Honesty is the best policy?

Something I have pondered over many times recently, is whether there is a requirement for travel writers to be honest about the destination they are writing about. It may seem a simple question, because morally of course we all hope that the excerpts we read are a true representation of place. But do readers want to read a ‘warts and all’ account, or should some things be left unsaid?

When I worked in travel we were taught to only discuss a destination in a positive light. Much like an estate agent would describe a tiny kitchen as compact, travel agents are encouraged to find positivity. That three hour transfer from the airport? Scenic. The rundown hotel in need of modernisation? Rustic.

When I started this blog I decided that I would be truthful about the places I visited and my experiences. However how honest is too honest? Am I setting low expectations for those who also want to visit these destinations or even putting them off, or am I allowing them to have a realistic experience? Perhaps others will discover these towns and tourist hotspots differently. Did my mood or other external factors colour my experience, would it be different on a different day?

If Sebald’s Campo Santo is considered then the chapter ‘The Alps in the Sea’, with its powerful denunciation of colonisation and development, could be perceived as a warning against visiting the Bavella region of Corsica. I wondered how locals and the tourist board alike view his short piece, with its descriptive words such ‘degradation’, ‘destruction’, ‘disappearing’, ‘destroyed’ and ‘deranged’.

Yet by the end of the chapter, despite his no holds barred account of the human destruction of an almost dreamlike paradise, Sebald entrances readers with his hypnotic recollection of the sunset over Porto harbour, especially as it hits Les Calanques. As the rock formation is ignited by the blazing light of the sunset, so is the reader’s desire to view this natural phenomenon for themselves.

Whilst North Wales cannot be compared to Corsica, I pondered how Sebald would approach the inconsistencies that I discovered between the natural world and the built world. I have agonised over whether they should be mentioned, because my taste is as unique as my fingerprint. Is it offensive or even necessary to mention what I found distasteful?

If I look back over the photos I took during our few days away, you could be forgiven for thinking that North Wales was all windswept beaches, rolling emerald green hills and dramatic mountainous horizons carved by glaciers during the last ice age. I greedily devoured the magnificent natural world in silence, committing waterfalls, forests, lakes and mountains to both physical and mental memory.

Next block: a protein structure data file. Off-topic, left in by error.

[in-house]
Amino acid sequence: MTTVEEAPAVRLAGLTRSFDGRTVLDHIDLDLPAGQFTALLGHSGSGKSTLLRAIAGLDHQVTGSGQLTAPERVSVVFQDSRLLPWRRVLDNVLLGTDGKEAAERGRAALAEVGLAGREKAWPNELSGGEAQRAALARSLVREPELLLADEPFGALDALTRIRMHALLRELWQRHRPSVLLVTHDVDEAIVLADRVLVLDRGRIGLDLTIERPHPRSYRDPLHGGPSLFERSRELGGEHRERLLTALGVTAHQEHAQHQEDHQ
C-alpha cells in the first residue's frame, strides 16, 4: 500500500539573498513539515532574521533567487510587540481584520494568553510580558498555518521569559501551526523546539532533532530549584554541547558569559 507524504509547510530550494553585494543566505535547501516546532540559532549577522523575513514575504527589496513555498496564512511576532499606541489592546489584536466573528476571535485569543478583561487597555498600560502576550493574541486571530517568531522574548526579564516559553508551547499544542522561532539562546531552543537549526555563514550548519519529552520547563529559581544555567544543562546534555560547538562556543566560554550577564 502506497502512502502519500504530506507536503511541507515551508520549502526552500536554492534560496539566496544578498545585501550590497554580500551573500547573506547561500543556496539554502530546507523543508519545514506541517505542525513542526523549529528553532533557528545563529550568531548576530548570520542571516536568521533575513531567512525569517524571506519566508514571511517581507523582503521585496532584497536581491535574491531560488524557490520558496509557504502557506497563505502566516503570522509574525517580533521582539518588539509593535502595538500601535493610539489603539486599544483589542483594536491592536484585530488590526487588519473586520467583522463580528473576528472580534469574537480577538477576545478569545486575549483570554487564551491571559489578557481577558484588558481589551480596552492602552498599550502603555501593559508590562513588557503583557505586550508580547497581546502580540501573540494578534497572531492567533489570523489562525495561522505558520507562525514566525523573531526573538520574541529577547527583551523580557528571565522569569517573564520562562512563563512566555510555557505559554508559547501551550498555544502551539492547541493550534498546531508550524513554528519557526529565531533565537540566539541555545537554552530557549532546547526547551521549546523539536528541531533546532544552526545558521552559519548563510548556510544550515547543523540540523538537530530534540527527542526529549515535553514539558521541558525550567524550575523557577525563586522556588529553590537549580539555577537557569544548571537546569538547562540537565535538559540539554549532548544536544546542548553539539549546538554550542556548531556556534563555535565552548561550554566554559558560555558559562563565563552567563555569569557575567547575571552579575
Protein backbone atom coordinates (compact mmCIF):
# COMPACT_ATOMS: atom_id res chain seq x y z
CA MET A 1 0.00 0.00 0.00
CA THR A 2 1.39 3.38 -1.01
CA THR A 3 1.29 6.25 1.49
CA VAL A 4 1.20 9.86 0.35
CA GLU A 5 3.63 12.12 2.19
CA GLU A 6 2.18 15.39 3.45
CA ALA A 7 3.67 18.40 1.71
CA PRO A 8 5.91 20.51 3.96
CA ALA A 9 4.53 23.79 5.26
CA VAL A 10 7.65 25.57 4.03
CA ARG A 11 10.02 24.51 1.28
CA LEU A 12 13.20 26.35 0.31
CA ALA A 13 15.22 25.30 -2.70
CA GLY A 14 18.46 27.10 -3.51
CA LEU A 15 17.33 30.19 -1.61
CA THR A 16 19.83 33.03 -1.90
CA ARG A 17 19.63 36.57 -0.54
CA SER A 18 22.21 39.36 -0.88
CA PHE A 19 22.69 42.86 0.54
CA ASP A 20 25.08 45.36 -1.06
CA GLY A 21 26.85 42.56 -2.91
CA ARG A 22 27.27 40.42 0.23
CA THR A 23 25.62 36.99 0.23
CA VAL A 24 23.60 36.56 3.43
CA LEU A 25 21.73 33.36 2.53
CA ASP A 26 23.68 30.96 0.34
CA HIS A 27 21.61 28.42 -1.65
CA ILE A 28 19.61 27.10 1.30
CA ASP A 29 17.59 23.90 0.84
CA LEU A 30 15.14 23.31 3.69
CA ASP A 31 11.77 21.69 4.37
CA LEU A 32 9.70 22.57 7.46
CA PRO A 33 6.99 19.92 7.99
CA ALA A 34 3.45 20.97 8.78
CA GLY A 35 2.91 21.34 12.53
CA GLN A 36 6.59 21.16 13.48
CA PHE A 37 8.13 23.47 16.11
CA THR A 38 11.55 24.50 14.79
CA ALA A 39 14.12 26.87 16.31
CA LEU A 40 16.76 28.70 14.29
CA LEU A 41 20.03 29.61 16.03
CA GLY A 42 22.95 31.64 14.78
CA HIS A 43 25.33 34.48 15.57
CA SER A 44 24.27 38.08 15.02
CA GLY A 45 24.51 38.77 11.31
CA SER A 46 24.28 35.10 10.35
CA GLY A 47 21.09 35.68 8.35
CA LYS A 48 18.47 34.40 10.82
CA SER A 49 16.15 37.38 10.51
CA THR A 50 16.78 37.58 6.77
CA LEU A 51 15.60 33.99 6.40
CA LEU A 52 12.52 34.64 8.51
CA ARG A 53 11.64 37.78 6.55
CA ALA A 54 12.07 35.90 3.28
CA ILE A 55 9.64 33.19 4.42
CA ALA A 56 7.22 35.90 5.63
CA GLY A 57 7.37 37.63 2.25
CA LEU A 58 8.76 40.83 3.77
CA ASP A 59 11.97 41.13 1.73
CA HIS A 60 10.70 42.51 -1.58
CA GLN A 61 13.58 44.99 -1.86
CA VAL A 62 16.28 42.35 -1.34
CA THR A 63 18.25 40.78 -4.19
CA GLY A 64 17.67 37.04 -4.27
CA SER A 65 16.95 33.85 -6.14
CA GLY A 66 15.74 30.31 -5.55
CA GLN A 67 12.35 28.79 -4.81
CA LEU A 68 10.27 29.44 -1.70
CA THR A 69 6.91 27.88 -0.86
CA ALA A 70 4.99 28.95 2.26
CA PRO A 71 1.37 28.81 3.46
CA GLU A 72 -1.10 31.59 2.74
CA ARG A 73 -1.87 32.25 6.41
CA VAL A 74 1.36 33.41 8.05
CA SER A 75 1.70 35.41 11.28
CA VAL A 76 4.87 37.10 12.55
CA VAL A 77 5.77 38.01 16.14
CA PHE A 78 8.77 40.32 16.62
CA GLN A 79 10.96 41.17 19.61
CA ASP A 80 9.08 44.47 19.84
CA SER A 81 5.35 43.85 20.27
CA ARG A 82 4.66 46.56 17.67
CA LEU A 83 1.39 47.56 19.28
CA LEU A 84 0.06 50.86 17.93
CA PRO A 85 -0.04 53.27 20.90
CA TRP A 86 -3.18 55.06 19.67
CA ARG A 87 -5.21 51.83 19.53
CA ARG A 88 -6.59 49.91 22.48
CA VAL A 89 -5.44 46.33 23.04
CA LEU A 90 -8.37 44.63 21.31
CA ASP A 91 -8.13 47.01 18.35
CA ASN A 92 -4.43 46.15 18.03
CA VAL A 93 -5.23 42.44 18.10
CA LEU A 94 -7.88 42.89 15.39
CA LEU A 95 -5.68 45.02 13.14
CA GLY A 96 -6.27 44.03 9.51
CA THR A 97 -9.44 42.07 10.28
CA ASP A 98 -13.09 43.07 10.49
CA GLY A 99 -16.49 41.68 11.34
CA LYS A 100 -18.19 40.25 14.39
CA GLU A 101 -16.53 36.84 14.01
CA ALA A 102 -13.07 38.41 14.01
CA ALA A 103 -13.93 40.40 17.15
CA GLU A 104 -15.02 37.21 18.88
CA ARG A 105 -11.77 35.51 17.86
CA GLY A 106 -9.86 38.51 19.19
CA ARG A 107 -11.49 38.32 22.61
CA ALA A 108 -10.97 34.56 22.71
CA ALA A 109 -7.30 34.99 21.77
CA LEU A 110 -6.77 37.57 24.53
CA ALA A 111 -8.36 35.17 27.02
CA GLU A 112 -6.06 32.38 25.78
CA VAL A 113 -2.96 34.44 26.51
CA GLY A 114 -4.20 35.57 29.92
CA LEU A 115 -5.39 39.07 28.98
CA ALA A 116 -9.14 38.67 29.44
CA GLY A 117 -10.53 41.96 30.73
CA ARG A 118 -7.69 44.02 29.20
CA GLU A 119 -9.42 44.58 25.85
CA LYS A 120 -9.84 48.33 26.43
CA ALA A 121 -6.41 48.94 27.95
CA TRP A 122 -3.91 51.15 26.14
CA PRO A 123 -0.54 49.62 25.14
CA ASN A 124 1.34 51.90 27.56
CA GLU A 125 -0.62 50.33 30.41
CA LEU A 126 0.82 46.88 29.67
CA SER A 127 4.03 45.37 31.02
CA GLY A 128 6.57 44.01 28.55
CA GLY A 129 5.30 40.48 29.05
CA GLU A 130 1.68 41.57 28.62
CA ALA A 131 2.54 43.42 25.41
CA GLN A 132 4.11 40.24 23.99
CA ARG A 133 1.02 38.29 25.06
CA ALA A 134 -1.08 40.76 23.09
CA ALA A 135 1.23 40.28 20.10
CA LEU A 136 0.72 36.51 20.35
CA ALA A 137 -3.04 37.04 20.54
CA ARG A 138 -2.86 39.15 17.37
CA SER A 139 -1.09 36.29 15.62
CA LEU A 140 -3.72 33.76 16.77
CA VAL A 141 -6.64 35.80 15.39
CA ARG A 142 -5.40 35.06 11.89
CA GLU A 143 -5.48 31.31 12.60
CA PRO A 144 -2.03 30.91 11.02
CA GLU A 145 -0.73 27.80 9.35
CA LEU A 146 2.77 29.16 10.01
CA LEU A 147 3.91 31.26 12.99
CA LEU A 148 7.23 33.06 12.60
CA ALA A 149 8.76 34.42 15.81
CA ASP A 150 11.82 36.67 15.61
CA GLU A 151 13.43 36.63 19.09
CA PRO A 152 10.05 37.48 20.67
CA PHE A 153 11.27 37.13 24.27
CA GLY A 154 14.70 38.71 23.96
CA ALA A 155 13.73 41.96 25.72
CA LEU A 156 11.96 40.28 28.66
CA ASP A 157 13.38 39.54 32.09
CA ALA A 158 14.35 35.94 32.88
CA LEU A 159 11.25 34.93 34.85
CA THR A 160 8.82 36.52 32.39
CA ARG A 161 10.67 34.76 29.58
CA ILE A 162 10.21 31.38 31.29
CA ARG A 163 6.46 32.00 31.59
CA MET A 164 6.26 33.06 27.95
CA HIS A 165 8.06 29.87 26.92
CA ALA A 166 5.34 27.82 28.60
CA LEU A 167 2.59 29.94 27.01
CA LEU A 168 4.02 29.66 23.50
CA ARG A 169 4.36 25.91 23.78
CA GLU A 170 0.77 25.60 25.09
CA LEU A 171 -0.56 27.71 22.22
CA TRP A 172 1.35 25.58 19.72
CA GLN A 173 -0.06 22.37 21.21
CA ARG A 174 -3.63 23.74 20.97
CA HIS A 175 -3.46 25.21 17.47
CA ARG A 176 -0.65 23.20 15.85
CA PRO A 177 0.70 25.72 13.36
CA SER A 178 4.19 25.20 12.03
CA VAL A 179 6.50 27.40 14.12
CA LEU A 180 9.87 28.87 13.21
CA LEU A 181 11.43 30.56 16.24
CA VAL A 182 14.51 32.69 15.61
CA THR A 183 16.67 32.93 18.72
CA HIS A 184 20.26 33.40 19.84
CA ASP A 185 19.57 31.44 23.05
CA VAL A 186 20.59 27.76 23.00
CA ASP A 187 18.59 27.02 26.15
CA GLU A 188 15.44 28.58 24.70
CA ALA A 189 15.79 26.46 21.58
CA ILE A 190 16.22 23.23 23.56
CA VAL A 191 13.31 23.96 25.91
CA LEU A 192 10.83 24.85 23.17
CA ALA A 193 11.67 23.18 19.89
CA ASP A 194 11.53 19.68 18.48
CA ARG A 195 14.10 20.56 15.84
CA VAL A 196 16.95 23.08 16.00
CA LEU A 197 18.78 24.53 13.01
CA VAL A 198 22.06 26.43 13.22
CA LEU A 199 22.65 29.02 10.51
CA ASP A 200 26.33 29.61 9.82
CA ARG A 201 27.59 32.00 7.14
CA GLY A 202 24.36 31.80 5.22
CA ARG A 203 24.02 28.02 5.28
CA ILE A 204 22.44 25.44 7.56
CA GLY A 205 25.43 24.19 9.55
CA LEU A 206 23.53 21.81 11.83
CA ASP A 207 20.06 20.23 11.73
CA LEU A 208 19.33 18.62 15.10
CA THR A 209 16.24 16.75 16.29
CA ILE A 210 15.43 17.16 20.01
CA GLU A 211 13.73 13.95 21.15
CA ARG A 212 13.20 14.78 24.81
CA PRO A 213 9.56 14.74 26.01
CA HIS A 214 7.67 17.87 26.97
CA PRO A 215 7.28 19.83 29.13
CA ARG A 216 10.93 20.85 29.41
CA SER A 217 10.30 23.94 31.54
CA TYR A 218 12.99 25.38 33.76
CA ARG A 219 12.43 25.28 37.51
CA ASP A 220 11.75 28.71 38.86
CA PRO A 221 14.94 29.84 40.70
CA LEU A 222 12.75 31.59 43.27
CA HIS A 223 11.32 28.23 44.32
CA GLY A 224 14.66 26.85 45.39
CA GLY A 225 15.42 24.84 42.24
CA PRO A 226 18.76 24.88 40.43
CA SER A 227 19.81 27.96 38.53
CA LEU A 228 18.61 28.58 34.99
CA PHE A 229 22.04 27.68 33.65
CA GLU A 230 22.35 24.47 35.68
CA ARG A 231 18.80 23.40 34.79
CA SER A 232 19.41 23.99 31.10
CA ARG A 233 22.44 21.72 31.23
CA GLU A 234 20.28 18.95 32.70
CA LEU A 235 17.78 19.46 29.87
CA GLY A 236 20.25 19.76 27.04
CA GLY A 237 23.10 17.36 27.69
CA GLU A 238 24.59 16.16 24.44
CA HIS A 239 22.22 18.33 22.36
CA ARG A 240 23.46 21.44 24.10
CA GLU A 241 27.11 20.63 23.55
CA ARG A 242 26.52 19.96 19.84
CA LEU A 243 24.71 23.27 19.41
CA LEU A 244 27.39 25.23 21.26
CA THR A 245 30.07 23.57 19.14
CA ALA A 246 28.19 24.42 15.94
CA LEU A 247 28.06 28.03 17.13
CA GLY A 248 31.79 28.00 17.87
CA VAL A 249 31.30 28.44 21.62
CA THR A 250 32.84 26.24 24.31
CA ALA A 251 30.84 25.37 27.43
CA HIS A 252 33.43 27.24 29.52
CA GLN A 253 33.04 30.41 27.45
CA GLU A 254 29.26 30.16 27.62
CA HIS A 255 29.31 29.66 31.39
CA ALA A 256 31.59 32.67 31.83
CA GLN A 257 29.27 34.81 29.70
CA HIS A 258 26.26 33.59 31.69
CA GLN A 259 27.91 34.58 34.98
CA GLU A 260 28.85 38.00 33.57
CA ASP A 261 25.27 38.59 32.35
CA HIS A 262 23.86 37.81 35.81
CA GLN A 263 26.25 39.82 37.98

But at times I found the contrast between the human and non-human world unsettling and almost disrespectful. There seemed little attempt to blend recent settlements with their beautiful surroundings, leaving some towns awkwardly at odds with the natural world. At times it was also the inconsistency between the modern and historic that I found distasteful.

Harlech had a stunning beach framed by sand dunes with the ruggedness of Snowdonia rising in the distance. In between the two, on top of a rocky crag, is the imposing Harlech Castle, a nearly 800 year old fortress that dominates the local area. However, sandwiched between the historic building, dramatic hills and the almost endless coast is a quite ugly 1970s housing estate. It’s just one of a few developments that appear to have been built with no attempt to blend into the spectacular surroundings.

As a history enthusiast, I was excited to see Caernarfon Castle. Built in the 1200s on the River Seiont, I found it a formidable sight. I spent a while absorbing the sheer scale and imagining life 700 years ago. However I was surprised to find that it was suffocated by modern buildings which somewhat detracted from the grandeur. Bingo halls, supermarkets and takeaways encroached the local area; it was a shame to see such a claustrophobic contrast between the majestic ancient castle and modern life.

Barmouth was our last stop. As a tourist in North Wales, I was unfamiliar with the local towns and simply chose Barmouth as a quick google search showed a lovely beach for the children and dog. The beach was perfect for them and again, the long sand and pebble coast had a backdrop of imposing green hills and a valley view, which was quite stunning. Unfortunately Barmouth seafront has been developed like many British seaside towns, with tacky shops and a grubby arcade. The streets were littered with discarded disposable face masks and the one public toilet block was overused and disgusting.

I wanted to visit North Wales for the scenery and outdoor experiences and I certainly found what I was looking for. One of the children’s favourite memories is our late evening drive around the Snowdon area, searching for waterfalls and later sitting in the car with wood fired pizza. Mine is tackling Mount Snowdon, despite the discomfort, because of how close I felt to nature at that time. Did my negative observations detract from my enjoyment of our trip? Occasionally yes, but my overriding experience and memories are positive, much like my reel of photographs.

Harlech beach


1 Comment Leave a comment

  1. Old British seaside towns make me wonder if we learn beauty. Since studying Paignton with my students over the last three years and reading Phil Smith’s book, Anywhere, I feel I have learnt to see the beauty in the nettles reclaiming the buildings near the railway station.

    Liked by 1 person

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